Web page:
Tuesday, April 30, 2013

Tuesday Voice: Walk of Hadrian’s Wall—Part 3

Last of the wall near Newcastle
[click to enlarge]
On to Newcastle

By James T. Carney

[Sequel to “From disasters onward]

Anyway, when we got to Newcastle, we dumped our stuff in the hotel and caught the one bus (a day) which would take us to the section of the Wall where we had left off the previous day. Catching this bus was not easy because the woman in the hotel directed us to the wrong stop and the bus station operator doubted our ability to make it to the train station, where the bus we wanted would leave in the 15 minutes we had. Stonewall Jackson’s foot cavalry could not have moved faster and we caught the bus with some time to spare. This day was a rather easy hike and not terribly interesting except that my USS Border Patrol cap, which my son Dan had given me and which I was wearing, attracted the attention of three Americans—two of whom were from Arizona and worked for what was the Immigration and Naturalization Service. I thought it was appropriate to wear a Border Patrol hat because we were walking in the footsteps of the first Anglo-Saxon Border Patrol.

Monday, April 29, 2013

At least it can’t happen in America

By motomynd

Can you even begin to imagine the horror of living in a country where you could be falsely accused of trying to kill the president and other political leaders, surrounded by hooded men carrying machine guns, paraded in front of the public, and imprisoned? No trial, no hearing, no chance at rebuttal: Just snatched at gunpoint, and locked up.

Sunday, April 28, 2013

Sunday Review: Gun Guys (a book)

By James Knudsen

Frequent visitors to Moristotle & Co. know that my handle is “The Loneliest Liberal.” I came up with the moniker a while back, not in the hope of gaining sympathy, I just found that my social views didn’t fly with the people I encountered at gun ranges and with being a gun enthusiast in a blue state...well, you get the picture. So when I heard about a new book titled Gun Guys, A Road Trip, by Dan Baum, and that the author was a liberal who grew up in New Jersey, I had a feeling that I had finally found a kindred spirit. I introduced the book in my column yesterday.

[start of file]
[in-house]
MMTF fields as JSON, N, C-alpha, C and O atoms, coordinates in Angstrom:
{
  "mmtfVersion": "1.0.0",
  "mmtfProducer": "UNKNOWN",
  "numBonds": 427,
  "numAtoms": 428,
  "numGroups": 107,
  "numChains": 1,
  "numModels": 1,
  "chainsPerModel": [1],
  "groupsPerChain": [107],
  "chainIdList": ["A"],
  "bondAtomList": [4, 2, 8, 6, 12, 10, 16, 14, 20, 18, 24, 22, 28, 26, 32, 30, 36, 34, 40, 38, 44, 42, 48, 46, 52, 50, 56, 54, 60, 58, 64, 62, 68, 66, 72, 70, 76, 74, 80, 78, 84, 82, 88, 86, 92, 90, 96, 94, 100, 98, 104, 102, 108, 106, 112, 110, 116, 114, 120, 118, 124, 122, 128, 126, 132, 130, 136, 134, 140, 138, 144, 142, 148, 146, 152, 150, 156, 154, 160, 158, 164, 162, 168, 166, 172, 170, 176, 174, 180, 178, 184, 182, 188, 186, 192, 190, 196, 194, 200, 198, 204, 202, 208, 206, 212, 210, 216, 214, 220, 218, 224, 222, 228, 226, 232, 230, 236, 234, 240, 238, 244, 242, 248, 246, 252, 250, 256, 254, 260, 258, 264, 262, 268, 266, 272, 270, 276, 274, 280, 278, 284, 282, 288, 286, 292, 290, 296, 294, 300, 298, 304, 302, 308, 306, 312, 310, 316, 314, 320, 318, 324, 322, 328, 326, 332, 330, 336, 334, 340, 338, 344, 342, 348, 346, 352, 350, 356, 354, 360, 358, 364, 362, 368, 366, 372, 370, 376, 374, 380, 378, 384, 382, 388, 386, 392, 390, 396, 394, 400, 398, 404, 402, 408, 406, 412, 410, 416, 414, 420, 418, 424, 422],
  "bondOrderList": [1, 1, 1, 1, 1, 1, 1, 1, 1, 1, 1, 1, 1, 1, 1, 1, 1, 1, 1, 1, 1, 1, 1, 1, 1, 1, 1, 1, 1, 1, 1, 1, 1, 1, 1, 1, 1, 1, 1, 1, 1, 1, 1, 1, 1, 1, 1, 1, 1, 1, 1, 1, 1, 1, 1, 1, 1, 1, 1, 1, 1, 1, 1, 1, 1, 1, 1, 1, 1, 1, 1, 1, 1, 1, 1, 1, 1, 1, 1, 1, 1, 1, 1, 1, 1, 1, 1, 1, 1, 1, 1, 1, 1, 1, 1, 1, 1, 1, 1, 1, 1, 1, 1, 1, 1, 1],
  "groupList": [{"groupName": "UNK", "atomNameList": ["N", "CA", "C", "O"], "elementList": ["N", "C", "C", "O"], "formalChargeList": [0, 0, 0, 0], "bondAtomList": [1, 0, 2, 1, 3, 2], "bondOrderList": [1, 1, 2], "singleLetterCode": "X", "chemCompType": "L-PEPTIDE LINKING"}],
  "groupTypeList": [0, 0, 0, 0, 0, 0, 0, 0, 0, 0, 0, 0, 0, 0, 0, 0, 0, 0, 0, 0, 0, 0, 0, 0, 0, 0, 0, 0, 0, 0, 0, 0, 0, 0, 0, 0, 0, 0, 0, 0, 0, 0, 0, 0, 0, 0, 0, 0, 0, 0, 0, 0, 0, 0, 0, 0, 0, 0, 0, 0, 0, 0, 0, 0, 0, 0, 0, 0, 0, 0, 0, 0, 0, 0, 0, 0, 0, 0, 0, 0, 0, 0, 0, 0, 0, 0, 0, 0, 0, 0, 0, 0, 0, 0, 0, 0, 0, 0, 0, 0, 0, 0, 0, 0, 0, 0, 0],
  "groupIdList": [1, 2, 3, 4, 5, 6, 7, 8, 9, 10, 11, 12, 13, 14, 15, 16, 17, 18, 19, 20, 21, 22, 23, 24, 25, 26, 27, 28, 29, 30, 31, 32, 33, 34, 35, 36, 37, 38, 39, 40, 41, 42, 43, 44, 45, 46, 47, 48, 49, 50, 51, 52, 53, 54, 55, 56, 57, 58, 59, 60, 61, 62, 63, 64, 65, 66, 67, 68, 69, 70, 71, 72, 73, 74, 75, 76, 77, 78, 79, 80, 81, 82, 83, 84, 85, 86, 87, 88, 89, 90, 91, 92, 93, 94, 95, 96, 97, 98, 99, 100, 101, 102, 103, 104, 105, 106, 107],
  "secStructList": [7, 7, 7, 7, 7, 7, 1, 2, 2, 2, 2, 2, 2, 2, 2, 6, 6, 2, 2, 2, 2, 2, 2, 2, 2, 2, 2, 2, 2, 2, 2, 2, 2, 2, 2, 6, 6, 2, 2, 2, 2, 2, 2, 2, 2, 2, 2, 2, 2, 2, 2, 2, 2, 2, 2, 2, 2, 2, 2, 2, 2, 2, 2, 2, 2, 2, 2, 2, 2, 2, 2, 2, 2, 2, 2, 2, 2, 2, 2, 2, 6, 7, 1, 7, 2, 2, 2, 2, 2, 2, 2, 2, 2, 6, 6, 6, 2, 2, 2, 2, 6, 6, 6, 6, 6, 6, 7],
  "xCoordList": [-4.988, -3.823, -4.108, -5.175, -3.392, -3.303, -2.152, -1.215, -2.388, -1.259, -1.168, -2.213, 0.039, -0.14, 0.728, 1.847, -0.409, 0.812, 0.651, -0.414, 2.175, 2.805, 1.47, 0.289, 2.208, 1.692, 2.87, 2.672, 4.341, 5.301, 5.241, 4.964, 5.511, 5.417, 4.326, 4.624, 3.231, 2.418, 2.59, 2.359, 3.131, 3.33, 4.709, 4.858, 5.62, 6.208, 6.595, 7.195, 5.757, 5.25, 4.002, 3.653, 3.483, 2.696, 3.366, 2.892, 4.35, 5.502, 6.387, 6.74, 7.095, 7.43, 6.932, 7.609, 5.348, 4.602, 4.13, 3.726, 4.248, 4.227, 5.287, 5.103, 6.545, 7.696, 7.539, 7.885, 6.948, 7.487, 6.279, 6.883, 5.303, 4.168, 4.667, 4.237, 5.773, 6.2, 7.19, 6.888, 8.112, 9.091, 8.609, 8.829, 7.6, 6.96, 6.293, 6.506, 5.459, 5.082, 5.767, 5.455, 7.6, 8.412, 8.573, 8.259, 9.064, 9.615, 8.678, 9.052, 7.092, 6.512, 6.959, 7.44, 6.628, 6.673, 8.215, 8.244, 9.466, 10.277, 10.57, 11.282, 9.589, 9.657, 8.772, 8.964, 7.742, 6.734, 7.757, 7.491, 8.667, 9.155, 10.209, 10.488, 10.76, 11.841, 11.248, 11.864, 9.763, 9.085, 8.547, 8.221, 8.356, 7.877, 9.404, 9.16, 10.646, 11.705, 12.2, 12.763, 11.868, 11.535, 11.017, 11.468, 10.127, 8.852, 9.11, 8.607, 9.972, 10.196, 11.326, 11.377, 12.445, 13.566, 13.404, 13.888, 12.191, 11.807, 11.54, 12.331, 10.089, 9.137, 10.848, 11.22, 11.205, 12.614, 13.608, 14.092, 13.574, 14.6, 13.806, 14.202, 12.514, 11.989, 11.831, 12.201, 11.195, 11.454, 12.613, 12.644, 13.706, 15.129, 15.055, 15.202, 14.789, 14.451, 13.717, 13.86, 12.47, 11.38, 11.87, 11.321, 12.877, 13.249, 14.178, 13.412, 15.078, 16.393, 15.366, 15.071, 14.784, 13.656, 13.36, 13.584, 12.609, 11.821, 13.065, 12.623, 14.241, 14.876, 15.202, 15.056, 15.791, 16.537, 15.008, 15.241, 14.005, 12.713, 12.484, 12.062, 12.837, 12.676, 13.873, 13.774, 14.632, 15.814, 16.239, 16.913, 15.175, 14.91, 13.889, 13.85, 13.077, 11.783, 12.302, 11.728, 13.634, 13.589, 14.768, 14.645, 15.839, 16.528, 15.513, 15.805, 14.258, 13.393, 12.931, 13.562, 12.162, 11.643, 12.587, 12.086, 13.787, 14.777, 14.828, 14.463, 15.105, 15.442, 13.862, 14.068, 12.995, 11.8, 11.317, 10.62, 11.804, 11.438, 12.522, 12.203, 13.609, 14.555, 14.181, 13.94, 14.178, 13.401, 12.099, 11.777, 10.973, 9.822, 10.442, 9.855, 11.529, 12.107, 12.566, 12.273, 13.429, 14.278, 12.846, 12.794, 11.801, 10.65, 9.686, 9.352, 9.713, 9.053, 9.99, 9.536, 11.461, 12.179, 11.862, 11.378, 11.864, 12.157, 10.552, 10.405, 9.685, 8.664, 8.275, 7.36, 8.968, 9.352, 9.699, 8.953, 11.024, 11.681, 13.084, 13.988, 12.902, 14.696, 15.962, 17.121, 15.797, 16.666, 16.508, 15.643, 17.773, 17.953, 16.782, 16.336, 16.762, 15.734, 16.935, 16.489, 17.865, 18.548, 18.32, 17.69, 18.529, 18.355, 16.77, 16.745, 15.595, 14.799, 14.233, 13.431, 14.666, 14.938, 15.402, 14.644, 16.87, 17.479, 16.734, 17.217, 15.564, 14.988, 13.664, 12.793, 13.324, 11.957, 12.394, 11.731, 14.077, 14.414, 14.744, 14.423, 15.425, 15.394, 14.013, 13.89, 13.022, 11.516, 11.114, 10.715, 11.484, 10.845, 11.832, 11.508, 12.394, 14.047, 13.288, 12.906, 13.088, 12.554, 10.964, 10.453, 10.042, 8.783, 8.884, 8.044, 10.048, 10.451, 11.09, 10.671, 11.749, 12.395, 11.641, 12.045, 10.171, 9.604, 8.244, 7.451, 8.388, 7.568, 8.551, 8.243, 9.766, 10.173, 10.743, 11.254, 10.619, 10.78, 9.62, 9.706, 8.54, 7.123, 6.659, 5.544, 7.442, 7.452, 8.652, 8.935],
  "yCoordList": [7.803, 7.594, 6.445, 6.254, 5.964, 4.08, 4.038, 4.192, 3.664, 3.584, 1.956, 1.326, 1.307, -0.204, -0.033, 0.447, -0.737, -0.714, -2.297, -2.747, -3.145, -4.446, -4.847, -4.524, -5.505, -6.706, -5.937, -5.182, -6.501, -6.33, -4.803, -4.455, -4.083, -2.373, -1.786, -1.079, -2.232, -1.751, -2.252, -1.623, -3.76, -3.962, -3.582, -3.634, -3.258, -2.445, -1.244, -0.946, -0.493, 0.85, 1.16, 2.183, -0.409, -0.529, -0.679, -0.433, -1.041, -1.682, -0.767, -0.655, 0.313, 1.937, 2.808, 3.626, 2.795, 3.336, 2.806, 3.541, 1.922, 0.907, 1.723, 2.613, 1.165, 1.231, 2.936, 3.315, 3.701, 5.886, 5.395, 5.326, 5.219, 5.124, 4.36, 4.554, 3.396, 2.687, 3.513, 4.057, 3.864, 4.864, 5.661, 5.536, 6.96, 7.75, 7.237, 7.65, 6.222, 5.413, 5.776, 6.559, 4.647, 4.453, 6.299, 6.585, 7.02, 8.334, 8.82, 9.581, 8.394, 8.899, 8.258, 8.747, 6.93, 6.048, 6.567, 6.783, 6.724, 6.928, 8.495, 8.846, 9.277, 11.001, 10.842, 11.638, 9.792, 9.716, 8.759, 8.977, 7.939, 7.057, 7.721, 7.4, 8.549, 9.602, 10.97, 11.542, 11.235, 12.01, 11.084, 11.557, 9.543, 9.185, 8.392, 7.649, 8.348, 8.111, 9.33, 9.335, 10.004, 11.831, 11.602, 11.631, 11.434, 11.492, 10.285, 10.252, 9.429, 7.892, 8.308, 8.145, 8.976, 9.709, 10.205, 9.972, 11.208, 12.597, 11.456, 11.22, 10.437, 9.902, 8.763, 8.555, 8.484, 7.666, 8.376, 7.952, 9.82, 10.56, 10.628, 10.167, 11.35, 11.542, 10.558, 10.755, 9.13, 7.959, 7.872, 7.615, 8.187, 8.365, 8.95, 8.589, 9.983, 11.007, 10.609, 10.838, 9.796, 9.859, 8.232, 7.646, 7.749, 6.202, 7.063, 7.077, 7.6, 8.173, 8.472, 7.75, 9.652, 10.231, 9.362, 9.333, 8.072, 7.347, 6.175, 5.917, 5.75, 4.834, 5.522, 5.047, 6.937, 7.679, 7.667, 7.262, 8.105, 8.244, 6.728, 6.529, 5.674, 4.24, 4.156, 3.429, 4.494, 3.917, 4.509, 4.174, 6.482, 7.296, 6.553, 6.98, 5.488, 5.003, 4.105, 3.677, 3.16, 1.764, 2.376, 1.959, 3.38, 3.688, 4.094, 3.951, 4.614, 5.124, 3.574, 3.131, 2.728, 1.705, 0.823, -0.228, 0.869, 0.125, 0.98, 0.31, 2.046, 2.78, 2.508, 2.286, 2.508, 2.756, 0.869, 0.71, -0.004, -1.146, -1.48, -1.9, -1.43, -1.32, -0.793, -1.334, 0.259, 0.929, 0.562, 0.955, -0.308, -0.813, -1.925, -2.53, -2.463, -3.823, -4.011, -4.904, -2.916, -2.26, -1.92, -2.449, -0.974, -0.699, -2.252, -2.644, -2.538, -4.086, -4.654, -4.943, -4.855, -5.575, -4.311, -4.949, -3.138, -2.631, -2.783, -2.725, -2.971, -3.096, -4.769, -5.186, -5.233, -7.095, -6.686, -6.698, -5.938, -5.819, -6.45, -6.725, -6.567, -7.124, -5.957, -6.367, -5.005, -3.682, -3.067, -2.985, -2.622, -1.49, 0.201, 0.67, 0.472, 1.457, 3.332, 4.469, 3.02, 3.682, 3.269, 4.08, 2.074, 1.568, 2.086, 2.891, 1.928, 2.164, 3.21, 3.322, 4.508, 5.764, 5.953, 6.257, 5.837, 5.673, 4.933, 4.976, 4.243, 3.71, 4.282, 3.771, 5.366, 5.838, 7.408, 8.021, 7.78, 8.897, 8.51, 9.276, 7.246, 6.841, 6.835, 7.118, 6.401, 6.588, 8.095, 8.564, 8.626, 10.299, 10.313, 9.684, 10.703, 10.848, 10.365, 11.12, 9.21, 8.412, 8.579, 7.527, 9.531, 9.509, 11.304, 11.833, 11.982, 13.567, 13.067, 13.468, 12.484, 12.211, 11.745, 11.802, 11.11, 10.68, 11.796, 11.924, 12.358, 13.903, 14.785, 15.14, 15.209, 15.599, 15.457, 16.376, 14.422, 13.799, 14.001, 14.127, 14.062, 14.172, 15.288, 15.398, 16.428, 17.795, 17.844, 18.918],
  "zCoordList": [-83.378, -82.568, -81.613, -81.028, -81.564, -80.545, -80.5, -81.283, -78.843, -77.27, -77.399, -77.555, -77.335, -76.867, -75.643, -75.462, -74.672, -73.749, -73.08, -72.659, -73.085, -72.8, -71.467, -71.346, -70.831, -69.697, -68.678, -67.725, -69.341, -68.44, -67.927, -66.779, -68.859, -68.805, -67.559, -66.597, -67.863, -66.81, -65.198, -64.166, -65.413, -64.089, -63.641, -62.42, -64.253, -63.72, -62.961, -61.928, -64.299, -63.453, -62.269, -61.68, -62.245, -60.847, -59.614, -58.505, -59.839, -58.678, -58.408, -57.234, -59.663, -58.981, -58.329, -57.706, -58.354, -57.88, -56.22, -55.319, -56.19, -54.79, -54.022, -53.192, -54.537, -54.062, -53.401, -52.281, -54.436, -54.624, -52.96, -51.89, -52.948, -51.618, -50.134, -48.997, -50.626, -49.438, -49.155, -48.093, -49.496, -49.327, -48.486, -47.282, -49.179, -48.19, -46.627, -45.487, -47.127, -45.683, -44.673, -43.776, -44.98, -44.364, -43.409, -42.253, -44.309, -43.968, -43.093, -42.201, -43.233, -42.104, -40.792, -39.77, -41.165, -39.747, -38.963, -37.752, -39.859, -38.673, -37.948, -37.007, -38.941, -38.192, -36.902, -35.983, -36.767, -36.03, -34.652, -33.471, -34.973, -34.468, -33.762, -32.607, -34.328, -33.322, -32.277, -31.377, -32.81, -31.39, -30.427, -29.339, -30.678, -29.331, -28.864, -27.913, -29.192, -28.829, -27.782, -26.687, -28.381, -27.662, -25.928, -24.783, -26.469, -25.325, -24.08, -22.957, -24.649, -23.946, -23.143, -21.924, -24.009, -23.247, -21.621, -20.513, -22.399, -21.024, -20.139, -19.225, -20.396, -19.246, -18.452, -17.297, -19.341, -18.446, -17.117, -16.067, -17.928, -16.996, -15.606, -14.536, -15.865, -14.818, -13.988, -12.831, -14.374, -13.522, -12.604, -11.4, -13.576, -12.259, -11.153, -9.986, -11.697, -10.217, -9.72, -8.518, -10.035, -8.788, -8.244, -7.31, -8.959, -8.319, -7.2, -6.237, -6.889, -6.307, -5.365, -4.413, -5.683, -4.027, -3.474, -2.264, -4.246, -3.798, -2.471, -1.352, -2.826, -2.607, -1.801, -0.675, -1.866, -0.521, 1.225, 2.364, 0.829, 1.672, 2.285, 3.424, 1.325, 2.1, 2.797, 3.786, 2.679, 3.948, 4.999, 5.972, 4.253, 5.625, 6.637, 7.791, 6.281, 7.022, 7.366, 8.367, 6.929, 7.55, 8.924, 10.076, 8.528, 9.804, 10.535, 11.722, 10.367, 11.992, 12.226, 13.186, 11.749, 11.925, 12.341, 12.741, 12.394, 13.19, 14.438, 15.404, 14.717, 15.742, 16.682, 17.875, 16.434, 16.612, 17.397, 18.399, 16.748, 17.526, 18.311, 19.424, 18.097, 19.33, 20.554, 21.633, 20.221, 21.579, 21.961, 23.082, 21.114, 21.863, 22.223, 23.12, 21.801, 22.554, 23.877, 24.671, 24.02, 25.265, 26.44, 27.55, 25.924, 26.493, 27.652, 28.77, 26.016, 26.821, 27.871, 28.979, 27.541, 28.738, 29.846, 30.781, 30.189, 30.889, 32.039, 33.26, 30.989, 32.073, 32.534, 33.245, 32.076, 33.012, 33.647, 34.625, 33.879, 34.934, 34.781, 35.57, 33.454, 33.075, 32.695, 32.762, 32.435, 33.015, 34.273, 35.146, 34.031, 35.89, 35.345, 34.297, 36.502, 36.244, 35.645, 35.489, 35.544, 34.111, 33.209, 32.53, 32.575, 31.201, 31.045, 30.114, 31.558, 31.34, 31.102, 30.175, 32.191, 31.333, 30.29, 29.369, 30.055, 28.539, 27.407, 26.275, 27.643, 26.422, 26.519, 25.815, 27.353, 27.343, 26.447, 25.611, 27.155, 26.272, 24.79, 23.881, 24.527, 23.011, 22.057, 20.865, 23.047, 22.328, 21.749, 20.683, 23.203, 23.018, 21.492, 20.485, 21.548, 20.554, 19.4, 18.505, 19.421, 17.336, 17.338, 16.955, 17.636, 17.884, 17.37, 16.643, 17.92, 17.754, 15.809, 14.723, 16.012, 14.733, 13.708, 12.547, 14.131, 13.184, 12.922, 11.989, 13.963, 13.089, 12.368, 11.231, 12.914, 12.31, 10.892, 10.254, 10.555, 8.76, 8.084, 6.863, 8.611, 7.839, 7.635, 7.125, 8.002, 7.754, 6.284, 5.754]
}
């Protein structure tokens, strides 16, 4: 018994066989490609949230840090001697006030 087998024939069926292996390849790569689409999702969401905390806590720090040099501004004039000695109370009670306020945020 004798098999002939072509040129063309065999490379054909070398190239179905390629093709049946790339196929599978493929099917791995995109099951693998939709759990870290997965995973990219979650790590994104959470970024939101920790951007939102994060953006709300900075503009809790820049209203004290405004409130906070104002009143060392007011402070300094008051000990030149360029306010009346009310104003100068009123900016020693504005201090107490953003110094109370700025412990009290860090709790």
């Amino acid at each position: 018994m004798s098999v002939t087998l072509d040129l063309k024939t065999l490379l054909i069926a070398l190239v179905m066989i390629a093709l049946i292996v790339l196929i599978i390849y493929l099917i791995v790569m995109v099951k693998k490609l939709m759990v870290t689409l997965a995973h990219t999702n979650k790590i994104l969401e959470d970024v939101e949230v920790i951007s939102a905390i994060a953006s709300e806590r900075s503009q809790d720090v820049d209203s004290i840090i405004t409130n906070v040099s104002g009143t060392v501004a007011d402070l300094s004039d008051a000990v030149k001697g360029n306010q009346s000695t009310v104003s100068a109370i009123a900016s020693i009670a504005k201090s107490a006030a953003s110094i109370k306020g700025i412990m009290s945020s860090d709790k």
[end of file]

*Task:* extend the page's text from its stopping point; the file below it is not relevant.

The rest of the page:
Saturday, April 27, 2013

Fourth Saturday's Loneliest Liberal: How the NRA has changed

The new gun guys

By James Knudsen

There’s an old saying, “Be careful what you wish for, you might get it.” Put that to the side for a moment.
    I began my career at Moristotle & Co. with a piece about guns following the Sandy Hook shooting. The focus of that article was to make gun owners aware of their culpability in that tragedy. Dan Baum’s new book, Gun Guys (which I review in tomorrow's column), points out that that sort of finger-pointing makes the gun community, of which Mr. Baum and I are members, feel put upon for something that wasn’t really our fault. Well, fear not, fellow gun guys, this month I’m picking on the liberal anti-gun crowd of which Mr. Baum and I are members—at least, of its liberal part.

Friday, April 26, 2013

Fish for Friday

Currumbin RSL ANZAC Day Dawn Service
By Morris Dean

[As always, the items below were selected from my recent correspondence and are presented here anonymously. I do admit to concocting the Limerick of the Week, however.]

Yesterday was Anzac Day. Australia remembers this day every year. ANZAC stands for "Australian and New Zealand Army Corps." Australian and New Zealand troops landed at Gallipoli 98 years ago, where the two countries lost more soldiers in this conflict than at any other battle of World War I.

Thursday, April 25, 2013

Thor's Day: Cultivate your negative capability

Richard Foreman in 2009
From "Negative Capability Is a Profound Therapy"

By Richard Foreman

[Published in John Brockman's 2012 book, This Will Make You Smarter: New Scientific Concepts to Improve Your Thinking, p. 225]

Mistakes, errors, false starts—accept them all. The basis of creativity.

Wednesday, April 24, 2013

Ask Wednesday: The husband again on when a date repeats on the same day of the week

Leaping calendar in sestina

By Morris Dean

We wanted to follow up today with the husband interviewed last week (in "Anniversary in sestina"). That interview mentioned that the couple's wedding anniversary follows a pattern in the day of the week on which it recurs year after year. We realized that the same applies to all other dates: they'll recur in certain future years on the same day of the week. By what pattern will they recur? [Our questions are in italics, but the interviewee starts talking first.]

Tuesday, April 23, 2013

Walk of Hadrian’s Wall—Part 2

Birdoswald Fort
From disasters onward

By James T. Carney

[Sequel to “Thirteen years later]

We then went on from Landercost Priory Church to Birdoswald Fort, where we encountered another disaster. We missed the last bus back to Carlisle. We were marooned in the middle of the wilderness by a Roman remains with the shop closed down by that time of day. By our good luck, another two hikers were coming from the opposite direction and landing there at the same time. They had a mobile phone with them and called a taxi, which dropped them off and put us on the major bus line, where we caught a bus back to Carlisle only to face more disasters the next day.